Individual members of Orpheus have received recognition for solo, chamber music, and orchestral performances. Of the 30 players who comprise the basic membership of Orpheus, many also hold teaching positions at conservatories and universities in the New York and New England areas, including Juilliard, Manhattan School of Music, New England Conservatory, Columbia, Yale, Mannes College of Music, Montclair State University, and the Hartt School. Orpheus musicians also hold posts with other orchestras such as the New York Philharmonic, American Composer's Orchestra, Met Opera Orchestra, New Jersey Symphony Orchestra, and New York City Ballet Orchestra. Orpheus members serve on the administrative staff as well as on the Board of Directors.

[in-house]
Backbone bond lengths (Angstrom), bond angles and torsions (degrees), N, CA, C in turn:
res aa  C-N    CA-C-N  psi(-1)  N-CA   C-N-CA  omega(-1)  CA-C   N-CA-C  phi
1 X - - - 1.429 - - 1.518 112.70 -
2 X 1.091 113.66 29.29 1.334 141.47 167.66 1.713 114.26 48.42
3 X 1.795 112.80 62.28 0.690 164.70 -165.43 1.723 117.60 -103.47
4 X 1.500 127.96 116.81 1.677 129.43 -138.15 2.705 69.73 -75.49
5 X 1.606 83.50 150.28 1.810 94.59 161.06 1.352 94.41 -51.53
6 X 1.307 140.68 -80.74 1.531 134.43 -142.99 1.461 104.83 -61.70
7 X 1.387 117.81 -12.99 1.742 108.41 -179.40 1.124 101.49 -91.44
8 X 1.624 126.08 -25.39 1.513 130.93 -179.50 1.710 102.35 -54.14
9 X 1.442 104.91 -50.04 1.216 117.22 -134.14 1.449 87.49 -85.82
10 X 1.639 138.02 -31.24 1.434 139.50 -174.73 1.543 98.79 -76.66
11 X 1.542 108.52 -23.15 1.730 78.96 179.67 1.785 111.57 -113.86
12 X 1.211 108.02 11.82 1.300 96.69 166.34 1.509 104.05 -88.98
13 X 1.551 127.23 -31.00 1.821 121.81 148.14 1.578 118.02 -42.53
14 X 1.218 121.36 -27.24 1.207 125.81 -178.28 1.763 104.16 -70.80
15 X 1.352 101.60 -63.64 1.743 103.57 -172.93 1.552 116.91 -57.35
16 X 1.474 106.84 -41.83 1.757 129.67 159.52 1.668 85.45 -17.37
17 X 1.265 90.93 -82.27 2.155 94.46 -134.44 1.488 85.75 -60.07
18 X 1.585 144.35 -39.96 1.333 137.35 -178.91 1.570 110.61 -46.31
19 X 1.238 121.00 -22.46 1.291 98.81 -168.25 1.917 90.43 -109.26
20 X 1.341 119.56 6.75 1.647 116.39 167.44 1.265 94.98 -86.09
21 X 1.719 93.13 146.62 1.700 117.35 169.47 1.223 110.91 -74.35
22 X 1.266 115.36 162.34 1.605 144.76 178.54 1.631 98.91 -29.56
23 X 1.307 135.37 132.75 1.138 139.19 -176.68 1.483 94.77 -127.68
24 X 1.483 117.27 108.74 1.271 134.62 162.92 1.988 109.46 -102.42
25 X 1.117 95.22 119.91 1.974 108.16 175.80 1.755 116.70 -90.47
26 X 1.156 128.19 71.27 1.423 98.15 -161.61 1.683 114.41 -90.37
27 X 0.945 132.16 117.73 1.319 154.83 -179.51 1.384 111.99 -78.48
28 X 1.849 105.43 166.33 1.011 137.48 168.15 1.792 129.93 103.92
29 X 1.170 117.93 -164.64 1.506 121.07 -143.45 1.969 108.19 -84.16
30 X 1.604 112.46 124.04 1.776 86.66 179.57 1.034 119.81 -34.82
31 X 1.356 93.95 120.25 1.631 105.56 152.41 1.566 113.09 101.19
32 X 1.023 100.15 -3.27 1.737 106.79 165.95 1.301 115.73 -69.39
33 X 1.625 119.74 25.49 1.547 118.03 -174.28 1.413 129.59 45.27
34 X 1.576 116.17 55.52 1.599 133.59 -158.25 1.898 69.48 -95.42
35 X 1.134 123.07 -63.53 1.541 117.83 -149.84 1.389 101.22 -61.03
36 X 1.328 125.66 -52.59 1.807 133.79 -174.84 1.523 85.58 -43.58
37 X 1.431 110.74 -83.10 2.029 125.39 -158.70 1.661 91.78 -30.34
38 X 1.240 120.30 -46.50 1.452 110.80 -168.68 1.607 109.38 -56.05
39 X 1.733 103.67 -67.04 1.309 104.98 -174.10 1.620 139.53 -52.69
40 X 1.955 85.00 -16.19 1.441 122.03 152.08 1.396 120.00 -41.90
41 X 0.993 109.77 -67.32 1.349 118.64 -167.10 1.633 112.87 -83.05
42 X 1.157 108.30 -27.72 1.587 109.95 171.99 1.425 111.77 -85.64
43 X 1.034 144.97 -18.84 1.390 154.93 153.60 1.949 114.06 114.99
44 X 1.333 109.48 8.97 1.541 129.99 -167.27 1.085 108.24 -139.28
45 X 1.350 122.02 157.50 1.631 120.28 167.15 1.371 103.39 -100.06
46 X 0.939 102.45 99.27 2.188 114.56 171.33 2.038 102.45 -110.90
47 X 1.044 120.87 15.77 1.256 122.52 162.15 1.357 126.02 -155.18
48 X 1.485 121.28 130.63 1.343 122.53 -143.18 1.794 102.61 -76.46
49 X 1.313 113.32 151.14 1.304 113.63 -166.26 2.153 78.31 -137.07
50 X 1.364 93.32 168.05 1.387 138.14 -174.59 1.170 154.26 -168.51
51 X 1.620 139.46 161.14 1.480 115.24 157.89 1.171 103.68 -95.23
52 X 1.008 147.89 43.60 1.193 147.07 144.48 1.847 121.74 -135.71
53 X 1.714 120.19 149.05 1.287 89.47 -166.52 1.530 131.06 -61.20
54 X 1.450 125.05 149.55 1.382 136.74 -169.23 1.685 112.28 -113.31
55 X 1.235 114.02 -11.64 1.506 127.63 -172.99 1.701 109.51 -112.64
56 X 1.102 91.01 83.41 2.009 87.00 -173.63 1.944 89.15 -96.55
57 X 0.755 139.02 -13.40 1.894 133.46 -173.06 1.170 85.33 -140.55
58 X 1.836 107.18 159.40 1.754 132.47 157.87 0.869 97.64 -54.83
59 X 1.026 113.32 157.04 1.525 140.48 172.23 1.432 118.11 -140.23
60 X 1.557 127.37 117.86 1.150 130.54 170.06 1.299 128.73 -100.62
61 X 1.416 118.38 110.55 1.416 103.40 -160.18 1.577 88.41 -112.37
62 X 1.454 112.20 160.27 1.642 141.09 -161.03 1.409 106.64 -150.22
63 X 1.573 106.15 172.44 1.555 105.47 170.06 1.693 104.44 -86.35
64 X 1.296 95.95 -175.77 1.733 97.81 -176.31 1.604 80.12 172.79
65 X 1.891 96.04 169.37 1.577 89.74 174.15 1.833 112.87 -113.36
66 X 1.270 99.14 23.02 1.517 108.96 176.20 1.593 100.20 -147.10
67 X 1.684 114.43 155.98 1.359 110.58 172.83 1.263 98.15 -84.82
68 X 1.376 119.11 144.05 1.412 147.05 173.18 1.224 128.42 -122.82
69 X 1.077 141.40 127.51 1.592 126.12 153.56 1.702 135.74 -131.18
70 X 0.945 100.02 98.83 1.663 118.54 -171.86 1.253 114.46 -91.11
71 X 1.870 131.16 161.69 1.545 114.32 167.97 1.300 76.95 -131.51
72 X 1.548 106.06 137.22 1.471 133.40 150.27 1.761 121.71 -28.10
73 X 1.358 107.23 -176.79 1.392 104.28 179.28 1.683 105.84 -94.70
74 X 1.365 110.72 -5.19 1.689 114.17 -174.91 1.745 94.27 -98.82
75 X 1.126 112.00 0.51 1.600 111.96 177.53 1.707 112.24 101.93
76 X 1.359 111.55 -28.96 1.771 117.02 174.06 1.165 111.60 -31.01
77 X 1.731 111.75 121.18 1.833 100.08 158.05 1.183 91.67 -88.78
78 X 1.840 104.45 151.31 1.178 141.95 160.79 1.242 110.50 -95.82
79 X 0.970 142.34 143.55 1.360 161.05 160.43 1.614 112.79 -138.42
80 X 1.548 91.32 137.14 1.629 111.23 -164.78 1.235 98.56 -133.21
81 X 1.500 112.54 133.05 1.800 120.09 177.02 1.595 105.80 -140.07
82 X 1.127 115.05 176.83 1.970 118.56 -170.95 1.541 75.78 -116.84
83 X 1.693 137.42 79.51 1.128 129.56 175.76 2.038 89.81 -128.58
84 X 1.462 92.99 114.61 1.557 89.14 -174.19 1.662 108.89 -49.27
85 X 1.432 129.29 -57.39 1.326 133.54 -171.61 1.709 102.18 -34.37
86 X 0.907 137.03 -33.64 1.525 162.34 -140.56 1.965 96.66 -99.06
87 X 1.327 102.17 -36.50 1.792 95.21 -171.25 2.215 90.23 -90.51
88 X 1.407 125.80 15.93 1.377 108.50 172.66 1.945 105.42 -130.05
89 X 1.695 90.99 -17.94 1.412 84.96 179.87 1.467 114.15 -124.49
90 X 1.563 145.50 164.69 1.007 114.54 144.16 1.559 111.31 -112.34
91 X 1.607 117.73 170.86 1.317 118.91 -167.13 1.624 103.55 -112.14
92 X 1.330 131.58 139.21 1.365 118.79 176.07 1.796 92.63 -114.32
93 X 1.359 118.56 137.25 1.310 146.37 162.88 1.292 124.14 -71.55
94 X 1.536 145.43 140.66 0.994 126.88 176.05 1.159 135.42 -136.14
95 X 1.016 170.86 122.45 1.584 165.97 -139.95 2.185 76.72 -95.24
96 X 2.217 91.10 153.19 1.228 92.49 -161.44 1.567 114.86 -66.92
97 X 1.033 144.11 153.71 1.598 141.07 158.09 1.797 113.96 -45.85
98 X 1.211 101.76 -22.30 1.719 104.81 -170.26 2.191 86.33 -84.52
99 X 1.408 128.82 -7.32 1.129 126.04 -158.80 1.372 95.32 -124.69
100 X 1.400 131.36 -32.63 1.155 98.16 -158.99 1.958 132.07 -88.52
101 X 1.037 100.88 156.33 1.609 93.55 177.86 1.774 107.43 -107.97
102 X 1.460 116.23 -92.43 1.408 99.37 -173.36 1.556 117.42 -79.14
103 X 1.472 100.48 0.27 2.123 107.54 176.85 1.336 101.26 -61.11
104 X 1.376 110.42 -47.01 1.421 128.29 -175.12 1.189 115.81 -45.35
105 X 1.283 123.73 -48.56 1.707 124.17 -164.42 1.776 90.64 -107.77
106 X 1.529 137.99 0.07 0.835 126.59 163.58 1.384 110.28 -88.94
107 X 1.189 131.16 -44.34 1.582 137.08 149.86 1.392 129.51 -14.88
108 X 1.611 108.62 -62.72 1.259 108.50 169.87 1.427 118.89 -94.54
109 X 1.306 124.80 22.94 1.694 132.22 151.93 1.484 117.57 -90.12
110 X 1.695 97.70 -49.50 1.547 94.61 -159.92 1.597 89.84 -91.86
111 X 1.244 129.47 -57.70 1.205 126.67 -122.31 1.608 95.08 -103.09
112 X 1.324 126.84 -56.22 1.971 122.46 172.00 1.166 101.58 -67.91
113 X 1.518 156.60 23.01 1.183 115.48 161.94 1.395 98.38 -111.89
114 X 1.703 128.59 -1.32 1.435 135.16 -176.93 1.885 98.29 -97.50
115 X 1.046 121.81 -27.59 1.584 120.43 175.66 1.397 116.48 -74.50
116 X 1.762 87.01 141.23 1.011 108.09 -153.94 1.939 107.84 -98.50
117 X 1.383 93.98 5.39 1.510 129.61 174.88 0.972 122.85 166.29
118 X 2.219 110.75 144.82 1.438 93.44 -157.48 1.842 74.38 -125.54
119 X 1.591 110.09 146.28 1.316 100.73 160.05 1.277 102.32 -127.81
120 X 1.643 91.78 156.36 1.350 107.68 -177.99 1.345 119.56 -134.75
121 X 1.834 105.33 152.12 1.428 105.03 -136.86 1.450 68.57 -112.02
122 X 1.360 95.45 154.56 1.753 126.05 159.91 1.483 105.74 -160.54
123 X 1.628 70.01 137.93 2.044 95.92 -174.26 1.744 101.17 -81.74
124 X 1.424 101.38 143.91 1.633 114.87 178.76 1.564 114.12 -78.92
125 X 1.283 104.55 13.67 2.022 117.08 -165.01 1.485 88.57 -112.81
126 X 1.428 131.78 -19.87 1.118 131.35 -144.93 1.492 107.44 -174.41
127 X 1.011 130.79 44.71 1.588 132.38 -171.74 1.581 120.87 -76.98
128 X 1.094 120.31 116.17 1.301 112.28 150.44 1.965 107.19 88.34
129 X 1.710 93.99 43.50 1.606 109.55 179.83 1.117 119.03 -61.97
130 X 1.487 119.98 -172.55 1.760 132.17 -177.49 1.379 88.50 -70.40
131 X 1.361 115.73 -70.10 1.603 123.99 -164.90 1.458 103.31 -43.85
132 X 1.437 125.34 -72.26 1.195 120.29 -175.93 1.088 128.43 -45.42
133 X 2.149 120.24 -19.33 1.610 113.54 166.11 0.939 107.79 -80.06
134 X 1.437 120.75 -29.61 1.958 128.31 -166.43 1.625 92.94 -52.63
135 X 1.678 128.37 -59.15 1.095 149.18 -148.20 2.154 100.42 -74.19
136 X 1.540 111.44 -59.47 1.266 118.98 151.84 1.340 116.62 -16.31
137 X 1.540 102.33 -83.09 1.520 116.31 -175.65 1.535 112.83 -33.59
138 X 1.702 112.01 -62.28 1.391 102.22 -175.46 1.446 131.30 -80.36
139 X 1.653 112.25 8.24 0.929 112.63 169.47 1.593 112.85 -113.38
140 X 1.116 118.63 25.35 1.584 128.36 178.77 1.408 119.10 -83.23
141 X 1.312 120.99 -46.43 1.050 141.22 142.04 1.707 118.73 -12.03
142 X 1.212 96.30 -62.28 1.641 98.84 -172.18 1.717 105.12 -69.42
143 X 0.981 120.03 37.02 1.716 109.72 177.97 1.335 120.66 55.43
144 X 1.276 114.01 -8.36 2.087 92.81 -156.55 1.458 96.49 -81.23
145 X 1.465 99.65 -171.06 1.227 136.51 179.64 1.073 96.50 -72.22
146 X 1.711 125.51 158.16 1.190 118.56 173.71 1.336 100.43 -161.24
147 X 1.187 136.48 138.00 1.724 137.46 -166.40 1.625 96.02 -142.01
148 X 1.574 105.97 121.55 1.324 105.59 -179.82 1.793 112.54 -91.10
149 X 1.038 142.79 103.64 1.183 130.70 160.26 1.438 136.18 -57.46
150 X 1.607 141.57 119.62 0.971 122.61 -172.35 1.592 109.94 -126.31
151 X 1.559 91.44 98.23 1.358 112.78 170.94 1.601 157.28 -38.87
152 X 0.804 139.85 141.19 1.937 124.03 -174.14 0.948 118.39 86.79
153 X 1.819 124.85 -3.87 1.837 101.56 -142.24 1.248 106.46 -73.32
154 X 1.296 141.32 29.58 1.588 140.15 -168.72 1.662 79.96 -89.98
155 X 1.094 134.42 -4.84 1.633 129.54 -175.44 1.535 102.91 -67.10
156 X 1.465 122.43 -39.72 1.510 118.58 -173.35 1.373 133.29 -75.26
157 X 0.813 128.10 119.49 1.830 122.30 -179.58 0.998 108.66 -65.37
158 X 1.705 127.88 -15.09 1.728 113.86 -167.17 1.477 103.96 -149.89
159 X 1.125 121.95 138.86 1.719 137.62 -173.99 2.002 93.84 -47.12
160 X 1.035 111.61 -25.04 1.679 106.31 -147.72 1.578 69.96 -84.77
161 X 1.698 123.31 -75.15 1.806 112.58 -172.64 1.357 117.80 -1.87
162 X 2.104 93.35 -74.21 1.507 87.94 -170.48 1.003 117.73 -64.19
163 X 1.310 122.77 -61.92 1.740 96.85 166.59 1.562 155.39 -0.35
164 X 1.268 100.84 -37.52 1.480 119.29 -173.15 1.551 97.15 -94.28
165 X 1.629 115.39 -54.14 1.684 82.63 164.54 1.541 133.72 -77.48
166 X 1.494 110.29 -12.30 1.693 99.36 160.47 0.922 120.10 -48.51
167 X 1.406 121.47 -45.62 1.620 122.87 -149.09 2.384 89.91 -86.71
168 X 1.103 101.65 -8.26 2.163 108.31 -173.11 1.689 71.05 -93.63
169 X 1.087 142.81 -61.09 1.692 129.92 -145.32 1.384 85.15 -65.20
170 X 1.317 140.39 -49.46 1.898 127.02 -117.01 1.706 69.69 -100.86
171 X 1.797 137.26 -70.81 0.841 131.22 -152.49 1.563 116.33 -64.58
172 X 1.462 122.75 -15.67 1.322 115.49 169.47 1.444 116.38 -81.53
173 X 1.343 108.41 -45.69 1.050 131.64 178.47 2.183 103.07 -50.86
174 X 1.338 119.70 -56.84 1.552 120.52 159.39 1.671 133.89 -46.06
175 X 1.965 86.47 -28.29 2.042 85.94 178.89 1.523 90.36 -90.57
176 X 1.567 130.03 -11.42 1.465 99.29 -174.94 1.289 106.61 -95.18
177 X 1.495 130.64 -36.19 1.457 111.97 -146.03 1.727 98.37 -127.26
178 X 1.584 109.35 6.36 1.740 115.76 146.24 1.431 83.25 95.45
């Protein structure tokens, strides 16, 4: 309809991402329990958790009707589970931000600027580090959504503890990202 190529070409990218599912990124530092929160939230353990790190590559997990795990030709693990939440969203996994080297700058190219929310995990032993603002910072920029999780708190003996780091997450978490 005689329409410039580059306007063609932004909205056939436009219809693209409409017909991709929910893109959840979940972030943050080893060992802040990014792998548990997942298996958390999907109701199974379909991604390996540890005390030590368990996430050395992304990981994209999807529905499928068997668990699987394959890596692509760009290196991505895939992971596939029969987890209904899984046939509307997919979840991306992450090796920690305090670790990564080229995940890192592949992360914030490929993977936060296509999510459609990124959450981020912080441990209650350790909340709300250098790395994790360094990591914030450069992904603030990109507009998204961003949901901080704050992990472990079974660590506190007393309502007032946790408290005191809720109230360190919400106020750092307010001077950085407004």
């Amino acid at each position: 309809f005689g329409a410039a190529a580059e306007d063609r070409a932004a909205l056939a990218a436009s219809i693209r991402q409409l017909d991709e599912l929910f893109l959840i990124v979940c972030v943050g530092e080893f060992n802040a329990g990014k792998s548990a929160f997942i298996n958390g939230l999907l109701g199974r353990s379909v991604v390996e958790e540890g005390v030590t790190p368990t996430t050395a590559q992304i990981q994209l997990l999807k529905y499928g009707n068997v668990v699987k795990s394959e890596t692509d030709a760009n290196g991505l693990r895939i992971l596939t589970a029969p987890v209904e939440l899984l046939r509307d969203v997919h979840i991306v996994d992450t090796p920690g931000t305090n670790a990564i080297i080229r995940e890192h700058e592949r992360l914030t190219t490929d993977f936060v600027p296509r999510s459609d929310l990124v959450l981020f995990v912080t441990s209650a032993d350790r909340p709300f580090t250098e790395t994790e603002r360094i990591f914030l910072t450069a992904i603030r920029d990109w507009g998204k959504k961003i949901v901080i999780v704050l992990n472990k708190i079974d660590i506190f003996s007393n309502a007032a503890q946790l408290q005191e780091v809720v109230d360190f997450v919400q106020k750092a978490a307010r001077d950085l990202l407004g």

The Orpheus has recorded over 70 albums. Their extensive catalog for Deutsche Grammophon includes Baroque masterworks of Handel, Corelli and Vivaldi, Haydn symphonies, Mozart symphonies and serenades, the complete Mozart wind concerti with Orpheus members as soloists, Romantic works by Dvořák, Grieg and Tchaikovsky and a number of twentieth-century classics by Bartók, Prokofiev, Fauré, Ravel, Schoenberg, Ives, Copland, and Stravinsky. Recent releases include a recording of English and America folk songs with countertenor Andreas Scholl (Decca); Creation, a collection the Impressionist music from 1920's Paris with saxophonist Branford Marsalis (Sony Classical); a series of recordings of Mozart's greatest piano concerti with Richard Goode (Nonesuch); and a vigorous reading of The Four Seasons with Sarah Chang (EMI Classics). A collection of Mozart piano concerti with Jonathan Biss was released in 2008, also on EMI Classics, and in 2014 Orpheus released its first self-produced album containing Beethoven Symphonies Nos. 5 & 7 recorded live at Carnegie Hall.